The ritualization begins at this point, and it begins with Jas refusing to take off her red jacket. It is her security blanket. Soon the rituals become a bit stranger. Jas keeps two toads in her room and hopes that if she can just get them to mate, then her psychologically shattered mother and emotional black hole of a father will remain together. Her and Hanna also describe imaginative ways how their parents could die as if the verbalization of these gruesome deaths could prevent them from really happening. Jas even manages to demonstrate the supernatural ability to hold her bowel movements for the vast majority of the book. “I could hold in my poo. I wouldn’t have to lose anything I wanted to keep from now on,” Jas tells herself.


Then there are some rituals that dive into the realm of the sadistic. These include scenes that involve animal torture, the sodomization of a dairy cow with a cheese scoop, and the sodomization of a young girl with an artificial insemination gun designed for cattle. There’s also some light incest.


It wasn’t exactly the kind of escape that I was looking for, nor was it a particularly enjoyable read. The plot is pretty much just a laundry list of horrible things happening as Jas and her sister fantasize about a rescuer who will one day arrive to the farm and take them away from its stench of shit and death. It is not a page-turner, nor is it for the faint of heart.


However, Rijneveld’s terse and often macabre prose does create a lasting impression, especially in how compellingly they (Rijneveld’s preferred pronoun) describe childhood neglect through Jas’ eyes. One may be tempted to feel as though Jas has dissociated her emotions to shield herself from the trauma or that her emotional flatness is yet another manifestation of the family’s overall dysfunction. However, in most cases it seems as though she may actually be too na├»ve to understand the severity of what is happening around her. Especially with respect to sexuality, all three children have been largely sheltered from influences beyond the church and raised in an emotionally barren household (even if they seem to understand the basic mechanics of sex very well), so anything that might be considered normal is outside of their vocabulary.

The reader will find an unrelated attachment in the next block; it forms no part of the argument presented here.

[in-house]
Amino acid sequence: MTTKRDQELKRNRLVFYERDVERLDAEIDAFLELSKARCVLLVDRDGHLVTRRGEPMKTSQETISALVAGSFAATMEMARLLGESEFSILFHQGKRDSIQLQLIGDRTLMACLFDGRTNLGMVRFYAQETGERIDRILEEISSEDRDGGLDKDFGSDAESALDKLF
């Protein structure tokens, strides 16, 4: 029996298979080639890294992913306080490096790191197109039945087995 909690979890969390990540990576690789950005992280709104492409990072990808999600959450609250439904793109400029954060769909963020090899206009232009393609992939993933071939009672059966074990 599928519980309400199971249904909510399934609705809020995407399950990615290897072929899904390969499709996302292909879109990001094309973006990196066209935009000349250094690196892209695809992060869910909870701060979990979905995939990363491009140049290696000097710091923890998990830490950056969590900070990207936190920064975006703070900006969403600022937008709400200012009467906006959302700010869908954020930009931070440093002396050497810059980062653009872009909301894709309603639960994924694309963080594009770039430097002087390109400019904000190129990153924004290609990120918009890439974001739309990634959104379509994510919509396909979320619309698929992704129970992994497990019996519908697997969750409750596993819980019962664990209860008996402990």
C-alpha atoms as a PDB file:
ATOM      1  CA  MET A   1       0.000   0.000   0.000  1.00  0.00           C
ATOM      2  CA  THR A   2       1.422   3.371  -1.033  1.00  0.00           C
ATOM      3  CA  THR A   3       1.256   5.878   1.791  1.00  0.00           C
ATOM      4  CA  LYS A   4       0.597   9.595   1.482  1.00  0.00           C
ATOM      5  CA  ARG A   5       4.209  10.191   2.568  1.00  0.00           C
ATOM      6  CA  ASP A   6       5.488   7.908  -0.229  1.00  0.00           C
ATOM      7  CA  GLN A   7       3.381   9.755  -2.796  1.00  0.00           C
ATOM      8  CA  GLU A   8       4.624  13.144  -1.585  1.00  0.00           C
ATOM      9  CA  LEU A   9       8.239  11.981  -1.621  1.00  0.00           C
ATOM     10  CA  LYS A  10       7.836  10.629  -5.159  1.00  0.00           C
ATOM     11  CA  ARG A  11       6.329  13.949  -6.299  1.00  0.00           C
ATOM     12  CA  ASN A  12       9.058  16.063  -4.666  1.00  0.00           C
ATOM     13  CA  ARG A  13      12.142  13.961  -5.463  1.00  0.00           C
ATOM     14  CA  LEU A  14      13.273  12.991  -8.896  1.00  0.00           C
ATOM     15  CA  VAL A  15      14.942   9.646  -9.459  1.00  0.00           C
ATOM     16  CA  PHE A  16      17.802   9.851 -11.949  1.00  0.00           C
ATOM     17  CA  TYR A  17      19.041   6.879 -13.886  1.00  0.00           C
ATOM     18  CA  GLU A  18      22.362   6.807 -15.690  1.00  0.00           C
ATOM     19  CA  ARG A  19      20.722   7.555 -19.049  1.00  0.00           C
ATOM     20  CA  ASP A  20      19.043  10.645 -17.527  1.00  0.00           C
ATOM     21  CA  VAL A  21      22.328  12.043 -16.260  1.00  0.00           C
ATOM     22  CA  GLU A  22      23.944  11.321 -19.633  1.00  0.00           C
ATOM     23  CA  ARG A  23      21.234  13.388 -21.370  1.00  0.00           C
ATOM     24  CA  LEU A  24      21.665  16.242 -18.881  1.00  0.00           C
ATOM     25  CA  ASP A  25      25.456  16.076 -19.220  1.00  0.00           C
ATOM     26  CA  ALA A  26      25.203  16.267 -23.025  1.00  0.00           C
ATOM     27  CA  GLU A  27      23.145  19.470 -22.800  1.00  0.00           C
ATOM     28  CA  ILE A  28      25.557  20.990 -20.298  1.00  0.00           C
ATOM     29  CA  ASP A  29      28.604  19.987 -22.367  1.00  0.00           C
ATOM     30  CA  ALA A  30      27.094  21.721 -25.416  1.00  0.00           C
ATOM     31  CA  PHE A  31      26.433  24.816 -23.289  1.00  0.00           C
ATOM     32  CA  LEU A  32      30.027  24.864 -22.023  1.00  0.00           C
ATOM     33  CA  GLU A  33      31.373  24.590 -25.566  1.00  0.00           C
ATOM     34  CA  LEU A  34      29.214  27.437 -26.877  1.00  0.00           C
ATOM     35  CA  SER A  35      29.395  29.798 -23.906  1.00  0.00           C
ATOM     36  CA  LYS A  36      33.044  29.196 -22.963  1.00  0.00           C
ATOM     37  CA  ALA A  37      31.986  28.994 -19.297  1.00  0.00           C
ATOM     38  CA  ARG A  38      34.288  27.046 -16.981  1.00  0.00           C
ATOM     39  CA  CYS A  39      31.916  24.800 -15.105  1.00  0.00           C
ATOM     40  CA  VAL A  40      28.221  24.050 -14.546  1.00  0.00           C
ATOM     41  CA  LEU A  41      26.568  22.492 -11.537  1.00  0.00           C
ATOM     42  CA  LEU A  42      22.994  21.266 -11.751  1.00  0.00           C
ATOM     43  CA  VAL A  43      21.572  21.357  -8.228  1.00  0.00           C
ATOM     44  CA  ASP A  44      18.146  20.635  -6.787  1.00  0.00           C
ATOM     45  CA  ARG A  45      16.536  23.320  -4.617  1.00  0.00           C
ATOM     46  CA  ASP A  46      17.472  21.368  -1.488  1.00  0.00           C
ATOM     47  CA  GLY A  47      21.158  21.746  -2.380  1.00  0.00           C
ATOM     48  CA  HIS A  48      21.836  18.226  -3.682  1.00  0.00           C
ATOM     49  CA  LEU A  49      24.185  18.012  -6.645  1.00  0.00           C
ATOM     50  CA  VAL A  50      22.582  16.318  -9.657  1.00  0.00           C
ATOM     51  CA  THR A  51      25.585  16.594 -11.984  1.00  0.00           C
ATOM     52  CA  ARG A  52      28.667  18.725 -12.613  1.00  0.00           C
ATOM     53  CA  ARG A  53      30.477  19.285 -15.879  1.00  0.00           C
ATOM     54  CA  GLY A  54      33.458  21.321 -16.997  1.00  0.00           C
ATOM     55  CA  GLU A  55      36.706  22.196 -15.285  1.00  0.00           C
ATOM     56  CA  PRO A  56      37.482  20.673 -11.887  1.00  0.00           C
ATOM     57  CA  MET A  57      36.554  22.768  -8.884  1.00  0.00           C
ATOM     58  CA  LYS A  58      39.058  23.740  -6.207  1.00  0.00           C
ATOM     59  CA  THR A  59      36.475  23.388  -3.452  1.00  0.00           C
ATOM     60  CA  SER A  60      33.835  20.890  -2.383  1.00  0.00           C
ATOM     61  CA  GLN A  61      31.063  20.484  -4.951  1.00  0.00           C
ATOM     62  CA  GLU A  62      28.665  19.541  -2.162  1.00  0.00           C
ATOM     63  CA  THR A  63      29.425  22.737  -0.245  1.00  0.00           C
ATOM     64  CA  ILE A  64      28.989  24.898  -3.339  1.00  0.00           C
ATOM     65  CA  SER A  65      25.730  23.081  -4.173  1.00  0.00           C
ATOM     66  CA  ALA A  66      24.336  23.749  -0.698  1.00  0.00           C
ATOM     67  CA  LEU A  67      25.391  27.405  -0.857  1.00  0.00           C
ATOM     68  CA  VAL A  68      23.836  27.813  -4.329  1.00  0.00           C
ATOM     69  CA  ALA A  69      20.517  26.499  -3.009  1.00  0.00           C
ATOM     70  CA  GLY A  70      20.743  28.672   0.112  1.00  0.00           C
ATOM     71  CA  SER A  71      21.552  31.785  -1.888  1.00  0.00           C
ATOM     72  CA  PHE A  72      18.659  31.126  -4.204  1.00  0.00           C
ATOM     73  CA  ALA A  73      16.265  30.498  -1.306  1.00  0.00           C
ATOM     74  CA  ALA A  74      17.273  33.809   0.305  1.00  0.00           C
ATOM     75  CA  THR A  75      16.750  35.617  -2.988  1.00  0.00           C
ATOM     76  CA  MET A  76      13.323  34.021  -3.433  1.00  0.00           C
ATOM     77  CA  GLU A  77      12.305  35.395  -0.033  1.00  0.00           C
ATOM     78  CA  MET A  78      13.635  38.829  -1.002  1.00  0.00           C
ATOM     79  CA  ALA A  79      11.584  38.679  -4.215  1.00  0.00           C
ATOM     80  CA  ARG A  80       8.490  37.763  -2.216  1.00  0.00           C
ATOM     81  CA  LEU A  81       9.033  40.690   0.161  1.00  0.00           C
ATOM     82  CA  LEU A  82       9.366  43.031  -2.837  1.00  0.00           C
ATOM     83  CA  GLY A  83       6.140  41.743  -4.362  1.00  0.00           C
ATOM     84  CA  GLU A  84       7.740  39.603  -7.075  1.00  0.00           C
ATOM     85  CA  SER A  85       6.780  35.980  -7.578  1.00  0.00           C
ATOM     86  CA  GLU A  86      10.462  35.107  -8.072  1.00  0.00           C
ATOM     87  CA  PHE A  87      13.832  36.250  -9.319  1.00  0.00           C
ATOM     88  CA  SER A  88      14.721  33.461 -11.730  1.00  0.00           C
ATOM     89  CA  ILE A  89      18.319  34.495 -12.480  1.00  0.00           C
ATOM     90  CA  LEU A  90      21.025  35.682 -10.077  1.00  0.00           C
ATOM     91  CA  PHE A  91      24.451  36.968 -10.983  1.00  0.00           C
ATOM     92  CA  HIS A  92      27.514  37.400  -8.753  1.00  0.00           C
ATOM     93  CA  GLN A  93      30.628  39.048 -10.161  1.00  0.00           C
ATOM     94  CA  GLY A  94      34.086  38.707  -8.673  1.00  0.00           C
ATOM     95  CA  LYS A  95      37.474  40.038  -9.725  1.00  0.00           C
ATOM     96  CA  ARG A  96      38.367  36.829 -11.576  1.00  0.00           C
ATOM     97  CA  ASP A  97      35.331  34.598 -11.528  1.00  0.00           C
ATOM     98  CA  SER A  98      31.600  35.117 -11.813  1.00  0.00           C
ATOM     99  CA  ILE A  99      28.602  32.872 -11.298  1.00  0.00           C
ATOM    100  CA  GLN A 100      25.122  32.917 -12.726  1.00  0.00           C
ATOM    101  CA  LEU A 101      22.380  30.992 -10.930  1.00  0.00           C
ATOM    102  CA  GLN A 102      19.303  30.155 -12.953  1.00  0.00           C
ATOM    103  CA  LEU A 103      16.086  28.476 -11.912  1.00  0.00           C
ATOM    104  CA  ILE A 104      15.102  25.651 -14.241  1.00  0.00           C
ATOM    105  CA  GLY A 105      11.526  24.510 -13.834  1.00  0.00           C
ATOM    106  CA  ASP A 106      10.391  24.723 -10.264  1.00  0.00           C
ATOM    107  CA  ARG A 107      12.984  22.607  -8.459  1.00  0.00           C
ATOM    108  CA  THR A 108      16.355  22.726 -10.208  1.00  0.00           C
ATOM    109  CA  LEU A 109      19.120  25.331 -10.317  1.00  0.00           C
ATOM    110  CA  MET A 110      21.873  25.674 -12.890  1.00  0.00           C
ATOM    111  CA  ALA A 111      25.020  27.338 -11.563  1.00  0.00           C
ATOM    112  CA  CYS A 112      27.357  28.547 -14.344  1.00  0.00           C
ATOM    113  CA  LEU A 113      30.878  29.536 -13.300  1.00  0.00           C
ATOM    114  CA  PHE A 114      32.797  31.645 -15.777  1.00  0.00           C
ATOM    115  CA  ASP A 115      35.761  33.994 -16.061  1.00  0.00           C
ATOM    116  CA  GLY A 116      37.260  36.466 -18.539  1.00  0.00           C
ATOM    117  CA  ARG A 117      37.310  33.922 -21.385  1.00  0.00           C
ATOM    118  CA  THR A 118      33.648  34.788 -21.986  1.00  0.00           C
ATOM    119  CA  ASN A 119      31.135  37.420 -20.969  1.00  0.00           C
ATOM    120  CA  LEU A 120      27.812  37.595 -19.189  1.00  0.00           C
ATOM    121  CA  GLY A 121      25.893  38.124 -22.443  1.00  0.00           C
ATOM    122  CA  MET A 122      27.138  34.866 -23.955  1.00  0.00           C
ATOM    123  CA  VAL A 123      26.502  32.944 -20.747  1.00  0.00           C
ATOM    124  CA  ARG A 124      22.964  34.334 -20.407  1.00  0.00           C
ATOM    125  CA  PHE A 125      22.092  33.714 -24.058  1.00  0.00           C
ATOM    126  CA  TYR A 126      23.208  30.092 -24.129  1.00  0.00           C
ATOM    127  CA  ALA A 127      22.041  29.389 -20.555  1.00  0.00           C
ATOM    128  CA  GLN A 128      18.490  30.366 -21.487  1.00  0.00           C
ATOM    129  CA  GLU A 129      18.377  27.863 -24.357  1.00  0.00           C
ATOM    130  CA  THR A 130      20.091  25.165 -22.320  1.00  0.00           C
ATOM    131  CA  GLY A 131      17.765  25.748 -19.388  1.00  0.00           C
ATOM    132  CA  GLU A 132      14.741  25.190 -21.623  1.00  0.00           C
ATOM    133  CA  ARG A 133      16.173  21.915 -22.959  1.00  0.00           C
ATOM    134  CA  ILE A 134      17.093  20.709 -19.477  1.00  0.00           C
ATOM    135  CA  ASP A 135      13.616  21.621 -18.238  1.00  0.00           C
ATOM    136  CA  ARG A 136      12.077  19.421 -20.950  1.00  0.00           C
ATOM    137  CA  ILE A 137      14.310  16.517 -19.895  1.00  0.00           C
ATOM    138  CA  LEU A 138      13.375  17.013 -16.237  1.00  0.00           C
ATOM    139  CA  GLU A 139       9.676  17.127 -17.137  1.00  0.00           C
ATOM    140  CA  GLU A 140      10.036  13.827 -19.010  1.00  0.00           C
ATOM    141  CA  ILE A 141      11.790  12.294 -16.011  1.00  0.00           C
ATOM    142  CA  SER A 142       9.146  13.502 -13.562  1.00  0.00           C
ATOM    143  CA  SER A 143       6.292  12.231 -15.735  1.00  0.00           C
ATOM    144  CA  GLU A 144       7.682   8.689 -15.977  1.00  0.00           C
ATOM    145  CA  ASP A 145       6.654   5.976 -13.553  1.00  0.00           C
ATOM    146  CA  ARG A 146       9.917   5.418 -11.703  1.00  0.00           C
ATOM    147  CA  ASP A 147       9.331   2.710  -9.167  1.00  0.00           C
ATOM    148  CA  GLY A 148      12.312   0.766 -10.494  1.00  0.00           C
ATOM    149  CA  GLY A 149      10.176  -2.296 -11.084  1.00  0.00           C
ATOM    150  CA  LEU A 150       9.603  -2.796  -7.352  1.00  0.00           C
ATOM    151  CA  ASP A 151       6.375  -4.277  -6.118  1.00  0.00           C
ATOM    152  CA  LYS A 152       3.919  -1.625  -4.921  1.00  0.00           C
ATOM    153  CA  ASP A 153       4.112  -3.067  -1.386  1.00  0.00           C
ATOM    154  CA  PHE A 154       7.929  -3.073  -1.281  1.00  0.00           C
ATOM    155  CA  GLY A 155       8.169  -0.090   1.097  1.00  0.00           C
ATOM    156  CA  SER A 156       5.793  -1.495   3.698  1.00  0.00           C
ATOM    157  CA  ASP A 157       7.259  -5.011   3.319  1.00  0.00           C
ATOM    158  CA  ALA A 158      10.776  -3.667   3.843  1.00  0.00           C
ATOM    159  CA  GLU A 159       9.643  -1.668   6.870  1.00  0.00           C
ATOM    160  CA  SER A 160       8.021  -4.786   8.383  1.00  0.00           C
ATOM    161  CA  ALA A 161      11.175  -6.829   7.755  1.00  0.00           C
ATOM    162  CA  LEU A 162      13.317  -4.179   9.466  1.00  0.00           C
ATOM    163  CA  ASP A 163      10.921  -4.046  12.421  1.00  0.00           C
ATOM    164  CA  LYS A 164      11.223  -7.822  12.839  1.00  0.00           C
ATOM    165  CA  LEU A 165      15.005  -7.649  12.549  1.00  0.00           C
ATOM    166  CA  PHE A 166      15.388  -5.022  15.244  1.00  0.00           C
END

More importantly, many of Jas’ experiences may be deeply disturbing to the reader, but she seems largely oblivious to their full perversity. After all, she is still a child. We as adult readers are impregnating these stories with their full, social meaning while she is simply and unemotionally conveying events as they unfold. On the one hand, this gives the imagery and the language a fresh, even visceral, presence. On the other, it means these stories of childhood trauma are told without any acknowledgment of how deeply disturbing they are. Rijneveld is certainly aware of their shock value, but Jas the character is not because she has not separated herself from them. These experiences are not scars with individual or collective mythologies. Rather, they are like wounds that were so recently opened that her brain has yet to process the pain. 


I’ll be honest: This is a bleak novel. It is dark, unsettling, graphic, and Rijneveld occasionally takes the relentless depravity to places where it doesn’t need to go. Despite this, it is a beautifully composed, if monstrous novel, that captures the vulnerabilities of adolescence in a way that is brutal, discomforting, and deeply engrossing.




Jay Fox    



Jay Fox is the author of The Walls and is a regular contributor to Stay Thirsty Magazine.

All opinions expressed are solely those of its author and do not reflect the opinions of Stay Thirsty Media, Inc.